Following her muse, she found her way into jazz on albums like “Hejira,” “Don Juan’s Reckless Daughter” and “Mingus.” And she has continued to give us gems like her version of Bob Nolan’s “Cool Water” with Willy Nelson on her “Chalk Mark in a Rain Storm” album.

 

Uncle Bardie’s Spotlight Song: Something a little different for Halloween

Once a week on Friday, Uncle Bardie celebrates the creativity in others by shining a Spotlight on a movie, a song or a creator. With Halloween coming up, I thought why not have some fun. Each year the band Lake Street Dive does a special video at Halloween. This one was for 2015. Enjoy:

And just in case you want to know what they are like when not doing Halloween, here’s a taste of their regular sound:

Uncle Bardie’s Spotlight Movie: The Perfect Halloween Movie

Once a week on Friday, Uncle Bardie celebrates the creativity in others by shining a Spotlight on a movie, a song or a creator. This week’s Spotlight Movie is one for Halloween, “Arsenic & Old Lace” (1944):

Cary Grant meant to be here to tell you about Frank Capra’s “Arsenic and Old Lace”. But, as you can see, he’s all tied up. So he’s left it to me.

Seems that there were some strange events going on at the Brewster house. You see it all started when Mortimer Brewster (Cary Grant) showed up to let his aunts, Abby Brewster (Josephine Hull) and her sister Martha (Jean Adair), know he was getting married. To the daughter of their next door neighbor, Elaine Harper (Priscilla Lane), of all people.

And to think he had the bad fortune to find out about the aunts and their particular cure for loneliness. Psst. It’s elderberry wine. If that wasn’t enough, his uncle, Teddy Roosevelt (John Alexander) , has a number of yellow fever victims in the basement. He’s convinced they’ve been working on the Panama Canal.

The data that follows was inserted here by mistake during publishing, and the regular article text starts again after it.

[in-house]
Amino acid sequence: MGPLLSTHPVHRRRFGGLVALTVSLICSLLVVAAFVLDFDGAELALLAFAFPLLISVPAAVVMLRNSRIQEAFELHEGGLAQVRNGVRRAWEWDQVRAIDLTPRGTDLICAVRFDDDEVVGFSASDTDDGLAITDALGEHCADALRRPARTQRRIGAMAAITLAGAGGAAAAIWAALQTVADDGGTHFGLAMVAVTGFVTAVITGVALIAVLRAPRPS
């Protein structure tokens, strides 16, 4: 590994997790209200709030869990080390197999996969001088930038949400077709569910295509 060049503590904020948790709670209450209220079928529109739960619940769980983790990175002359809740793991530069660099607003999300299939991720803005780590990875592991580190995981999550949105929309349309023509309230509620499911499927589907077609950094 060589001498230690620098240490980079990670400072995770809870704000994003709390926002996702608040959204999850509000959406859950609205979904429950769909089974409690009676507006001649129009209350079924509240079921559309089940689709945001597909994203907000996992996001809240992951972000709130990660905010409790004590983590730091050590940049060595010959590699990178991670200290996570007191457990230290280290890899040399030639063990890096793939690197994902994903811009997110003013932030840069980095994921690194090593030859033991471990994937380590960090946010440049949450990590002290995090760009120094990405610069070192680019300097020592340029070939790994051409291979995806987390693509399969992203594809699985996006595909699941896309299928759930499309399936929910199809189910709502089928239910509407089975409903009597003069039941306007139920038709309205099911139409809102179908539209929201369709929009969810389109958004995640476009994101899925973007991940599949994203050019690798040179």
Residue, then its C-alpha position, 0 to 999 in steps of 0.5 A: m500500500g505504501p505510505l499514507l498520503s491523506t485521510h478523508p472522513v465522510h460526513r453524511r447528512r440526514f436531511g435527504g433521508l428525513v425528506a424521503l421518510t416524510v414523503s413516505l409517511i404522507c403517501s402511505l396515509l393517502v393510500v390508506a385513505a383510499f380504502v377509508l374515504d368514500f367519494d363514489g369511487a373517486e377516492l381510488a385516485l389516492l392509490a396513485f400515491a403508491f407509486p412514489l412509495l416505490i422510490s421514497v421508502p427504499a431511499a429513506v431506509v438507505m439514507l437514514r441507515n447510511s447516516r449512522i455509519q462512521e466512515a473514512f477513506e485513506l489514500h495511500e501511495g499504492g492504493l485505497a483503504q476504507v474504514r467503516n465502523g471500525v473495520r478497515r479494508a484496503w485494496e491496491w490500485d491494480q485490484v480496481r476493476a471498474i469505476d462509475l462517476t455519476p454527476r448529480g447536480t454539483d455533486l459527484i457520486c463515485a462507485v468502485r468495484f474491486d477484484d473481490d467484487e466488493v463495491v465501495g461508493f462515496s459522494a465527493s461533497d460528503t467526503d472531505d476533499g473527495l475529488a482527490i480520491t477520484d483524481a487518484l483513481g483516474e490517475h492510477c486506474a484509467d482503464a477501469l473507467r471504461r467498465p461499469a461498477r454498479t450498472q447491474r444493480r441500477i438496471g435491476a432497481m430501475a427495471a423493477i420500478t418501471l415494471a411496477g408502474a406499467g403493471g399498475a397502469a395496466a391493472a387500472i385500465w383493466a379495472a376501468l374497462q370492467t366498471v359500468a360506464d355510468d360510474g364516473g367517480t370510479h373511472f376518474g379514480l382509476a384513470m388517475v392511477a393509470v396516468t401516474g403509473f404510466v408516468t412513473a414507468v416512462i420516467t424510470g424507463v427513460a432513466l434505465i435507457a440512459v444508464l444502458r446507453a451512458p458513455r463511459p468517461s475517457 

Well, before you can count the yellow fever victims, Dr. Einstein (Peter Lorre) showed up to do a facelift on Boris Karloff (Raymond Massey). Before you know it, the Brewster place was looking like Grand Central Station with all the people passing through. They include the Judge, the Psychiatrist and the police led by the cop on the beat (Jack Carson).

But no worries. Dr. Einstein went off to treat another patient. Boris Karloff returned to Hollywood (or some such similar place). The sisters and Teddy are off vacationing at Happy Vale Rest Home. Teddy’s been assured that “Happy Vale is full of staircases.” So there’ll be plenty of room for him to lead a charge up San Juan Hill.

And Mortimer? Rumor has it that he and his new bride have taken a barrel down Niagara Falls.

Uncle Bardie’s Spotlight Creator: Zero Mostel

Once a week on Friday, Uncle Bardie celebrates the creativity in others by shining a Spotlight on a movie, a song or a creator. This week’s Spotlight is Zero Mostel:

Before there was Steve Martin and George Carlin, before there was Kevin Hart and Steve Carell, there was Zero Mostel (1915 – 1977). Mostel  was one of the great comedic actors of the twentieth century. And what a performer he was. He played each role handed him like his life depended on it. Here he is with Gene Wilder in Mel Brooks’ insanely funny “The Producers”:

He originated the role of Teyve in “Fiddler on the Roof”.

And here’s another great performance in “A Funny Thing Happened on the Way to the Forum”.

And his appearance on “The Muppet Show”.